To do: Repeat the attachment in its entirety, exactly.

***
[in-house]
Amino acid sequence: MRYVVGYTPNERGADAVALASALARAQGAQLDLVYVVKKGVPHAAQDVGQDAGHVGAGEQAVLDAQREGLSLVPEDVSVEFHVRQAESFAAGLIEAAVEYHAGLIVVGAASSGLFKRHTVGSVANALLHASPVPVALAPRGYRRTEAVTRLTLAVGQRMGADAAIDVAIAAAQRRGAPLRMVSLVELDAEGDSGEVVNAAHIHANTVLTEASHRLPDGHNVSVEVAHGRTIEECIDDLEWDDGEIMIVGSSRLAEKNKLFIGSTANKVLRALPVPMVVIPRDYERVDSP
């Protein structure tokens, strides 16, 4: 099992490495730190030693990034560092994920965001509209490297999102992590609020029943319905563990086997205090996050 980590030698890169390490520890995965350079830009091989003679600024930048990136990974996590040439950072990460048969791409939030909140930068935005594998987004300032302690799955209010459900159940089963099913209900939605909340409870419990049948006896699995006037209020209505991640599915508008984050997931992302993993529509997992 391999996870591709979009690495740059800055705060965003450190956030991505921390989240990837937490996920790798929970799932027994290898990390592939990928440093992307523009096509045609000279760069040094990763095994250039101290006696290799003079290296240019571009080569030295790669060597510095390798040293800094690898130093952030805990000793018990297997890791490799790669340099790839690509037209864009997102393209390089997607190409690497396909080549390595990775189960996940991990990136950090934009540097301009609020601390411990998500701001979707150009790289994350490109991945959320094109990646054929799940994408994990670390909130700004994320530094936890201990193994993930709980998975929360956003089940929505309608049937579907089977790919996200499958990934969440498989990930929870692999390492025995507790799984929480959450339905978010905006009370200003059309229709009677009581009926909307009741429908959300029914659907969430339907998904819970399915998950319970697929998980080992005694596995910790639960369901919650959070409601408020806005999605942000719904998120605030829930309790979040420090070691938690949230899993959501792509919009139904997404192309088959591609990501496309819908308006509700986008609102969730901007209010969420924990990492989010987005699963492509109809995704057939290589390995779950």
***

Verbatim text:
[in-house]
Amino acid sequence: MRYVVGYTPNERGADAVALASALARAQGAQLDLVYVVKKGVPHAAQDVGQDAGHVGAGEQAVLDAQREGLSLVPEDVSVEFHVRQAESFAAGLIEAAVEYHAGLIVVGAASSGLFKRHTVGSVANALLHASPVPVALAPRGYRRTEAVTRLTLAVGQRMGADAAIDVAIAAAQRRGAPLRMVSLVELDAEGDSGEVVNAAHIHANTVLTEASHRLPDGHNVSVEVAHGRTIEECIDDLEWDDGEIMIVGSSRLAEKNKLFIGSTANKVLRALPVPMVVIPRDYERVDSP
């Protein structure tokens, strides 16, 4: 099992490495730190030693990034560092994920965001509209490297999102992590609020029943319905563990086997205090996050 980590030698890169390490520890995965350079830009091989003679600024930048990136990974996590040439950072990460048969791409939030909140930068935005594998987004300032302690799955209010459900159940089963099913209900939605909340409870419990049948006896699995006037209020209505991640599915508008984050997931992302993993529509997992 391999996870591709979009690495740059800055705060965003450190956030991505921390989240990837937490996920790798929970799932027994290898990390592939990928440093992307523009096509045609000279760069040094990763095994250039101290006696290799003079290296240019571009080569030295790669060597510095390798040293800094690898130093952030805990000793018990297997890791490799790669340099790839690509037209864009997102393209390089997607190409690497396909080549390595990775189960996940991990990136950090934009540097301009609020601390411990998500701001979707150009790289994350490109991945959320094109990646054929799940994408994990670390909130700004994320530094936890201990193994993930709980998975929360956003089940929505309608049937579907089977790919996200499958990934969440498989990930929870692999390492025995507790799984929480959450339905978010905006009370200003059309229709009677009581009926909307009741429908959300029914659907969430339907998904819970399915998950319970697929998980080992005694596995910790639960369901919650959070409601408020806005999605942000719904998120605030829930309790979040420090070691938690949230899993959501792509919009139904997404192309088959591609990501496309819908308006509700986008609102969730901007209010969420924990990492989010987005699963492509109809995704057939290589390995779950």